Mark Peel | Yield: 8
Mark Peel credits the movie "Bambi" for giving rabbit a bad name in America. He thinks it tastes like chicken, only with more flavor, especially when served in this aromatic broth. We agree!
- 2 Whole Rabbit Fryers, about 2 1/2 lbs each, cut in 8 pieces
- Salt and pepper
- 2 tablespoons mixed fresh thyme and rosemary leaves, roughly chopped
- 1 1/2 tablespoons flat-leaf parsley, chopped
- 1/2 cup milk
- 1/2 large onion, diced
- 1/2 carrot, diced
- 1/2 stalk celery, diced
- 1/3 cup leek leaves, light green part only, washed and chopped
- 2 tablespoons canola or vegetable oil
- 1 cup dry white wine
- 2 cloves garlic, peeled and crushed
- 1 1/2 cups chicken stock
- 1 1/2 cups water
- 1 tablespoon all-purpose flour
- 3 tablespoons extra-virgin olive oil
- 1 medium onion, cut in large dice
- 1/2 pound Chanterelle Mushrooms, washed and pulled apart by hand into thick pieces
- 1 pound tomatoes, peeled, seeded and cut in chunks
- Wide noodles, for serving
- The day before you wish to serve, marinate the rabbit. Toss the rabbit pieces in a bowl with 1 teaspoon salt, 1/2 teaspoon pepper, the thyme and rosemary, and the chopped parsley. Cover, or seal in a ziplock plastic bag, and refrigerate several hours or overnight. Place the organs in a small container and cover with milk. Cover and refrigerate.
- Meanwhile, make the broth. Cut the tailbone, rib cage, and neck into smaller pieces. Combine with the diced onion, carrot, celery, and leek leaves in a medium saucepan. Add the canola oil and place over medium-low heat to brown gently. Stir from time to time, and when the meat and vegetables are lightly browned, after about 10 minutes, add the white wine and scrape the bottom of the pan to deglaze. Add the garlic cloves, bring to a boil, reduce the heat to medium, and boil until the wine has reduced to a syrupy consistency. Add the stock or broth and the water and bring to a simmer. Simmer partially covered over low heat for 1 hour. Strain through a fine strainer set over a bowl, pressing the ingredients against the strainer to extract all of the savory juice. Cover and refrigerate overnight. When you are ready to cook, lift off any fat that has formed on the top. Bring back to a simmer, taste, and adjust the seasoning.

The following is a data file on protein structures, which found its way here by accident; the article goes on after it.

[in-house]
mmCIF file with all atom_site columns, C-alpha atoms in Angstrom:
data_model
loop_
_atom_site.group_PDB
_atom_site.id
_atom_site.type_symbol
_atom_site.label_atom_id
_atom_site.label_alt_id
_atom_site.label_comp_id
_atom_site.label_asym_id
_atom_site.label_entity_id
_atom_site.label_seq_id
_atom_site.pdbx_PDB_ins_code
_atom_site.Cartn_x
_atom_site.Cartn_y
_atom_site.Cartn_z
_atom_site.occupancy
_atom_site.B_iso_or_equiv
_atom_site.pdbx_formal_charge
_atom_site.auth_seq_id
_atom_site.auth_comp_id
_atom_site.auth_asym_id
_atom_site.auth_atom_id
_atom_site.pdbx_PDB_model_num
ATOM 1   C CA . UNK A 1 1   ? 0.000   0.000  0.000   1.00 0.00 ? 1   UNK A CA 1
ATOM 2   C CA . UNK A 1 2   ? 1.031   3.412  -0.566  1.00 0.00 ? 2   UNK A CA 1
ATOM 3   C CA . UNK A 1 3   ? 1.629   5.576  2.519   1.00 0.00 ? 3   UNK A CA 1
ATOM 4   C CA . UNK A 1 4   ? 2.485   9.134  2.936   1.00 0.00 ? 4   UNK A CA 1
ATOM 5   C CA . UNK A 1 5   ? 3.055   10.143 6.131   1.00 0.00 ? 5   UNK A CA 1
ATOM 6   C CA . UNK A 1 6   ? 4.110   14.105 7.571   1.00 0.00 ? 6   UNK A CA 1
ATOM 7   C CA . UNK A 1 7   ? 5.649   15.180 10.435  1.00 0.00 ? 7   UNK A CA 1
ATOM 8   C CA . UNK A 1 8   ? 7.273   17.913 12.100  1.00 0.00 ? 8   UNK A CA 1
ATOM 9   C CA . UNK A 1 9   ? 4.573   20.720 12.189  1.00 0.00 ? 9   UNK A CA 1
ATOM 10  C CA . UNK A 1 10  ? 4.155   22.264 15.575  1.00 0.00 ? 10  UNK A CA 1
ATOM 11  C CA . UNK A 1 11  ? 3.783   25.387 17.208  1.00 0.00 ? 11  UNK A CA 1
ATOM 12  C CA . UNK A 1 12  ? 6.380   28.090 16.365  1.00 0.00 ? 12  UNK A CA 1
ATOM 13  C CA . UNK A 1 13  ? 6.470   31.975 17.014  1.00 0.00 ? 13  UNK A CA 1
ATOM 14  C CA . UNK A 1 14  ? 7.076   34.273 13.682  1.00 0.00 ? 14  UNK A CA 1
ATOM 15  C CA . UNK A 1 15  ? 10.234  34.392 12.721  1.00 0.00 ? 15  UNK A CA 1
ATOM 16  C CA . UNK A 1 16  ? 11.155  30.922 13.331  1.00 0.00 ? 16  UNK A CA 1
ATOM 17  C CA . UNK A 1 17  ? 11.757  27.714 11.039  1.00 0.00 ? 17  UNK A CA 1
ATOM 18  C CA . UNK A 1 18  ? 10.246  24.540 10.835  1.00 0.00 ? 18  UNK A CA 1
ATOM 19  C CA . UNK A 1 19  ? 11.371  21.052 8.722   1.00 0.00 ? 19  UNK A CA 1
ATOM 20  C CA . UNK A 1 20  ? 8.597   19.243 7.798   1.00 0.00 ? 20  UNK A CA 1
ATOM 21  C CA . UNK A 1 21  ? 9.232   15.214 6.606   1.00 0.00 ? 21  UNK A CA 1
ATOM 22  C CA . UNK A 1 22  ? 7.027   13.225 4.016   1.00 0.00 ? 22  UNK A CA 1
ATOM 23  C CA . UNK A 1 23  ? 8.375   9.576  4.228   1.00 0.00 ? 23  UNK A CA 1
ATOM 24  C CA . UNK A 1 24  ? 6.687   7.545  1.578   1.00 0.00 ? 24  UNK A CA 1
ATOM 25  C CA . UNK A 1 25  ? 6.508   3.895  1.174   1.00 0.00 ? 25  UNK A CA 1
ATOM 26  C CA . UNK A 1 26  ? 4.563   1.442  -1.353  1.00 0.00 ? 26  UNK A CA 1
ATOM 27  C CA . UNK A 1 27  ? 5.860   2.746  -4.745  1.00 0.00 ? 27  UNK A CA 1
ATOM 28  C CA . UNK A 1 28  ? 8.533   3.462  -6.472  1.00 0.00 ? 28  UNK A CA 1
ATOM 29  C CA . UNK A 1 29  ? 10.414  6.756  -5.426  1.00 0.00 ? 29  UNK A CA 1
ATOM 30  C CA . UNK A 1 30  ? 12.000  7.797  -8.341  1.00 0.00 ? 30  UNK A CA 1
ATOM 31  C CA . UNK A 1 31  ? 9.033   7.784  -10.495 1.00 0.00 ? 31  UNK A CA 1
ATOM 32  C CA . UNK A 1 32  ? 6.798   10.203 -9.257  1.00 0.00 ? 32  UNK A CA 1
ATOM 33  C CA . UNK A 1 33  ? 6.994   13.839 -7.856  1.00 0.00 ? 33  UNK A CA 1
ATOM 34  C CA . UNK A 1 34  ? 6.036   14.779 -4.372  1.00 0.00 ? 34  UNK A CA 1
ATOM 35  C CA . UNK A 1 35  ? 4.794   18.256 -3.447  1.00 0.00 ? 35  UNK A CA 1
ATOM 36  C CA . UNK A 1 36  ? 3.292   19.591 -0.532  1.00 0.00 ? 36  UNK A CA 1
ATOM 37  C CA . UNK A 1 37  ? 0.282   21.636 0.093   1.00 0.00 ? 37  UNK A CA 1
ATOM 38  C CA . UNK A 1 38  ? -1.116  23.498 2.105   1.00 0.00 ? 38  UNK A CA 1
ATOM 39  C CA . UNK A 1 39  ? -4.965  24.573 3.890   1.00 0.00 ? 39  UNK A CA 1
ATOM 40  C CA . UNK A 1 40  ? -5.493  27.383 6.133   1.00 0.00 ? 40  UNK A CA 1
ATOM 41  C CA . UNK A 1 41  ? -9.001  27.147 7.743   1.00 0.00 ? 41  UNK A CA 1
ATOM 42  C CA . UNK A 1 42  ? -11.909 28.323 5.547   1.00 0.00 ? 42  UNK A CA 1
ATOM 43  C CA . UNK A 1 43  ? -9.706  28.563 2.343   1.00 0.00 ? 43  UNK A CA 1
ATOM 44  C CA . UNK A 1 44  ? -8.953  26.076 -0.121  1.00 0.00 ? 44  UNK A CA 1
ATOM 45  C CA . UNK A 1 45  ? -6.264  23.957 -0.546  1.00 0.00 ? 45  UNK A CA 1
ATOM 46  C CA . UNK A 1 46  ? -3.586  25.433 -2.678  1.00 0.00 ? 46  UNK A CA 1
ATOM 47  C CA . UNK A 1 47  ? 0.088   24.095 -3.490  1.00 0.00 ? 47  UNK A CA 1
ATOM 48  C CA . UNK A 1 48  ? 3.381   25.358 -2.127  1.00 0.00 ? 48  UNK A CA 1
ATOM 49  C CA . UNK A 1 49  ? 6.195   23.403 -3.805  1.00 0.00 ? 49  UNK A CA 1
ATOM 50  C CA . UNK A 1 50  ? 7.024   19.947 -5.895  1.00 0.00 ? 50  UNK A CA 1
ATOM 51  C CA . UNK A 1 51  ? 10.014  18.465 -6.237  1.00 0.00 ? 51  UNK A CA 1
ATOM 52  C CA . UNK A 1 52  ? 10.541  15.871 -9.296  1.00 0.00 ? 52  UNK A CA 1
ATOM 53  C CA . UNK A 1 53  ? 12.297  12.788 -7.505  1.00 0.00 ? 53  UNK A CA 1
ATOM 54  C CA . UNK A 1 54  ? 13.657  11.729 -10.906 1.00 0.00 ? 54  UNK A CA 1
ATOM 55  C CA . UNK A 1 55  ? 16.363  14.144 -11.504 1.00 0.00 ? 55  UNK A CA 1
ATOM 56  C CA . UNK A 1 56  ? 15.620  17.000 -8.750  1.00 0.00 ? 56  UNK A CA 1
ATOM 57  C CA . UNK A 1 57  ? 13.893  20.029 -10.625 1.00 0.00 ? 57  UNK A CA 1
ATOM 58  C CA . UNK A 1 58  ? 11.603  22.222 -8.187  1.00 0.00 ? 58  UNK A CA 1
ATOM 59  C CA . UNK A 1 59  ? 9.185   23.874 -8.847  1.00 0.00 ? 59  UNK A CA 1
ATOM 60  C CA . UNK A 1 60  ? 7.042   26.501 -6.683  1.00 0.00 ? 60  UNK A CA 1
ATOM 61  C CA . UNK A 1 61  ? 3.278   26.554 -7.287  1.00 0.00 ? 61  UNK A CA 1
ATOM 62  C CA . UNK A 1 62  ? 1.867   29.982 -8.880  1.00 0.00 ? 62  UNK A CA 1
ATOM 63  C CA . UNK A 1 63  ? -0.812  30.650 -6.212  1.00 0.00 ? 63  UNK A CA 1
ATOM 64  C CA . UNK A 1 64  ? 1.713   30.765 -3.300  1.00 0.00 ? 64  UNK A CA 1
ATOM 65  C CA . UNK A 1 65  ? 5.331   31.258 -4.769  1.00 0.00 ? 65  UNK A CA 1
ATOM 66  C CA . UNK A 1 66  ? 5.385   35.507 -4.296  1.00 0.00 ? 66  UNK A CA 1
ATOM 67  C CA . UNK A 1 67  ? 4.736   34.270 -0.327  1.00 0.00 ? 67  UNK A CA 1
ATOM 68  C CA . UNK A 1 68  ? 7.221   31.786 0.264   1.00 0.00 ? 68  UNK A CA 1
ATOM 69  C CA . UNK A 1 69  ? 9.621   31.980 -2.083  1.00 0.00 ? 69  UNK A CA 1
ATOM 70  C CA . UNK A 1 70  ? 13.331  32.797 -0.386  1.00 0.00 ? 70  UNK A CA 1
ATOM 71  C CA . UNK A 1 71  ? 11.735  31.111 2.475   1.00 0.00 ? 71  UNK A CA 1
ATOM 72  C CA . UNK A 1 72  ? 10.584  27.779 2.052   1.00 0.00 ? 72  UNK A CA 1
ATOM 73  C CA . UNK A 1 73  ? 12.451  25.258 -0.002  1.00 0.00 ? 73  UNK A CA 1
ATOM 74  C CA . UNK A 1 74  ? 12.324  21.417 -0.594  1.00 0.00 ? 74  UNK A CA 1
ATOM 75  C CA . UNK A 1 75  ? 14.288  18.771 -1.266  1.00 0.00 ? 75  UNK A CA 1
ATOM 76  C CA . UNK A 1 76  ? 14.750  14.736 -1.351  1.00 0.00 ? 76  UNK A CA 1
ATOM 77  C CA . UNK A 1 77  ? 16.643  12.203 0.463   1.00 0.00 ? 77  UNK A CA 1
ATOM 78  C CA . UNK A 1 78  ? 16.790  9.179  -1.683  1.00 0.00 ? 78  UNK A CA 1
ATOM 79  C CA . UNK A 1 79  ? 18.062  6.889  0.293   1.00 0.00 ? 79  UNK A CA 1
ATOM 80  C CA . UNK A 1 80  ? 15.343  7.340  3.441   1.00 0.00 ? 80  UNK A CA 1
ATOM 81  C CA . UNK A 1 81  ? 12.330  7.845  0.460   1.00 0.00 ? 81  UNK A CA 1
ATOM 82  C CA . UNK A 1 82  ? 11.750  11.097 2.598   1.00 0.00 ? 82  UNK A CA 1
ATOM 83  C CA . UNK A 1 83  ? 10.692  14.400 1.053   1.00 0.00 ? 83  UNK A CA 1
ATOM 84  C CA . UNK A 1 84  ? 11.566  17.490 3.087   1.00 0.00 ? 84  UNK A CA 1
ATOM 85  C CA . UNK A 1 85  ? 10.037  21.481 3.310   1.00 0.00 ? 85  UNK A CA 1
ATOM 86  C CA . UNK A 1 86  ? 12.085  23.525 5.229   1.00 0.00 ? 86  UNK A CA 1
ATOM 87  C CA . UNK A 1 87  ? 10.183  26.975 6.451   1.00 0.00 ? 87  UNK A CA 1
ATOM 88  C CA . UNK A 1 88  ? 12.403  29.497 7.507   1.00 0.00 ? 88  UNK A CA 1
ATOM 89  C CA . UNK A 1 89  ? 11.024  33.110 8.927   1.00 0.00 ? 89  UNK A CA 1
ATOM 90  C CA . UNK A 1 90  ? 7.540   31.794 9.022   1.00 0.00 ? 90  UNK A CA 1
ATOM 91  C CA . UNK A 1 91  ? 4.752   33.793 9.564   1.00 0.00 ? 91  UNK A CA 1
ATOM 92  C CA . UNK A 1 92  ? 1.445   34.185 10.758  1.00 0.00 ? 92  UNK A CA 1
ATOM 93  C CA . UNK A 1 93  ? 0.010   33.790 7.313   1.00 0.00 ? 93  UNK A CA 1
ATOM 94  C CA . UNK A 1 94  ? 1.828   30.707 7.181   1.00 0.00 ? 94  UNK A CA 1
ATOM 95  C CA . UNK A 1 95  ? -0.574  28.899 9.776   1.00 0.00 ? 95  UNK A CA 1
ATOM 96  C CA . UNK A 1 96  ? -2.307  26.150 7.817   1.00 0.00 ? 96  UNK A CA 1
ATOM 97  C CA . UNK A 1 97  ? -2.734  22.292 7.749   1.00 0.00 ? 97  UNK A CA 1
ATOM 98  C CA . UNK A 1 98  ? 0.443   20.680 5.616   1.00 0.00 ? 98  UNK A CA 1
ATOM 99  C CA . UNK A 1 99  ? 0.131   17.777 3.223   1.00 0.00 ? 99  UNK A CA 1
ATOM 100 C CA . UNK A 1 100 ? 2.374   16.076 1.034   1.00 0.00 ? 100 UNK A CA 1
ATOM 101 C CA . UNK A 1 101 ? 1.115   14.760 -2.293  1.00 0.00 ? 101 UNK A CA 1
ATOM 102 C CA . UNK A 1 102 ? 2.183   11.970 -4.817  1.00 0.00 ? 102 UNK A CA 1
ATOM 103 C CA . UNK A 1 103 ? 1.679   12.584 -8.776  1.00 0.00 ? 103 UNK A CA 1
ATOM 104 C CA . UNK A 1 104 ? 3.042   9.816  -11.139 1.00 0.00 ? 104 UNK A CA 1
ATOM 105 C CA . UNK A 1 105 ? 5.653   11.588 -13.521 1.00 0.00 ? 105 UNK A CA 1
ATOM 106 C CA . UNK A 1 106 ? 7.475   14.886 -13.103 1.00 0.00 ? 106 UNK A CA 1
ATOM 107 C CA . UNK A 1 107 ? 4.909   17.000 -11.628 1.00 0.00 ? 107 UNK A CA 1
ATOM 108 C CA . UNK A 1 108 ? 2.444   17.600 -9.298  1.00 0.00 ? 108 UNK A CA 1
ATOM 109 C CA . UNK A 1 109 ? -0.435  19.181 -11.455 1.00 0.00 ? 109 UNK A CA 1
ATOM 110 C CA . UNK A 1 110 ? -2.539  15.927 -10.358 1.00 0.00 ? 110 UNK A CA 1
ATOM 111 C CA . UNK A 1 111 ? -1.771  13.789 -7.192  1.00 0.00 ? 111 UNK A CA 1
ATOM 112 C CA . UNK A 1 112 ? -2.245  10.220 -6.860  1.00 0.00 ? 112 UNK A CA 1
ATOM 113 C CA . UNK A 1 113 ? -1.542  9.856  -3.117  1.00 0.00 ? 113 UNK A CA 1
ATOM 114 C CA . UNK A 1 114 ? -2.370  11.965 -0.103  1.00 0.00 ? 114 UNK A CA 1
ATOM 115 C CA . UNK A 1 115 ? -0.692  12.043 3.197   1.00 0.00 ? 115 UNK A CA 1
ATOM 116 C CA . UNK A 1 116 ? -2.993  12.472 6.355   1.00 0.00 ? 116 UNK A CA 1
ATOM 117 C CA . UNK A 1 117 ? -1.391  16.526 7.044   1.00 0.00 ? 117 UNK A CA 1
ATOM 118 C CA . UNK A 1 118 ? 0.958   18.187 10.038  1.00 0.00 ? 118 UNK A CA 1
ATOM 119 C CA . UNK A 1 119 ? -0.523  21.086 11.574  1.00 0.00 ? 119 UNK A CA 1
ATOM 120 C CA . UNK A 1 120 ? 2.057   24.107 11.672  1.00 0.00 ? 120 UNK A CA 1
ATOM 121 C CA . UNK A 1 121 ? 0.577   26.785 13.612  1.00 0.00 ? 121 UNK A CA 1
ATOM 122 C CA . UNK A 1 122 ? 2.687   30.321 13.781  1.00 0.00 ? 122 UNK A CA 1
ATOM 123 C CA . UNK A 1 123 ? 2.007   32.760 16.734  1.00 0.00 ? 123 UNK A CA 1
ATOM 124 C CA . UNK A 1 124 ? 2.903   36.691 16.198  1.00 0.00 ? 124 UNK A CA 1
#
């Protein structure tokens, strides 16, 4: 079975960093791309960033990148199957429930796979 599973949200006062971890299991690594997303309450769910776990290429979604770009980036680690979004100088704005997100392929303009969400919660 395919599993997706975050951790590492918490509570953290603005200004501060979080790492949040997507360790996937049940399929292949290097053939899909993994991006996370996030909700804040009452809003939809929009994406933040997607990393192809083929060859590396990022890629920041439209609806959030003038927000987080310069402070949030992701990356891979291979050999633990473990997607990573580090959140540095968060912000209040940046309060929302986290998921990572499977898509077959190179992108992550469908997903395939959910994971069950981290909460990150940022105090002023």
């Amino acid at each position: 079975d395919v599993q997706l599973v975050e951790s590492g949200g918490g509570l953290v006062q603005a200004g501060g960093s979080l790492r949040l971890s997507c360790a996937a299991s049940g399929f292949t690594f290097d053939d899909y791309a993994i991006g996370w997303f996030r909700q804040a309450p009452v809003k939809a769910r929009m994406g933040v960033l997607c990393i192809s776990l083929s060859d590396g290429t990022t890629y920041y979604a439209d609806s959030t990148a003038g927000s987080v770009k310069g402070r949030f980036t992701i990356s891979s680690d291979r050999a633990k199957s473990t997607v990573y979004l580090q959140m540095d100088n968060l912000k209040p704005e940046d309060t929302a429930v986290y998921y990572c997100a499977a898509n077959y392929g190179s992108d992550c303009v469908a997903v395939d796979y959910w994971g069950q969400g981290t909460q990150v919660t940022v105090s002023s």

- Preheat oven to 375 degrees F. Season the rabbit with salt and pepper. Lightly dust with flour. Heat 2 tablespoons extra virgin olive oil in a wide, lidded skillet or casserole over medium-high heat and brown the rabbit pieces, in batches, until light brown on all sides, about 5 to 8 minutes. Transfer the rabbit pieces to a plate. Once the pieces are browned, add the smaller boneless flaps of rabbit meat and brown on both sides, then remove to the plate. Heat the remaining tablespoon of olive oil in the pan, reduce the heat to medium, and add the onion and mushrooms. Cook, stirring, until the onion is translucent and the mushrooms are slightly softened, 2 to 3 minutes. Add 3/4 teaspoon salt, and stir in the tomatoes and garlic. Return the rabbit to the pan, placing the pieces on top of the mushroom mixture. Add the broth and bring to a simmer. Cover and place in the oven. Braise for 1 hour, until the rabbit is very tender, almost falling off the bone.
- Remove the rabbit pieces from the broth and arrange on a serving dish or deep platter. Remove the flat boneless pieces and cut into slivers. Return them to the broth. Bring to a simmer and reduce by about one-fourth.
- Meanwhile, cook the liver, kidneys, and heart. Heat the canola oil in a small frying pan over medium-high heat. Remove the organs from the milk, pat dry, and add to the pan. Cook, stirring, until browned on all sides and cooked through, 3 to 5 minutes.
- Pour the sauce over the rabbit. Cut the liver, heart, and kidneys into quarters and scatter over the top. Garnish with parsley if desired, and serve with Spaetzle or wide noodles.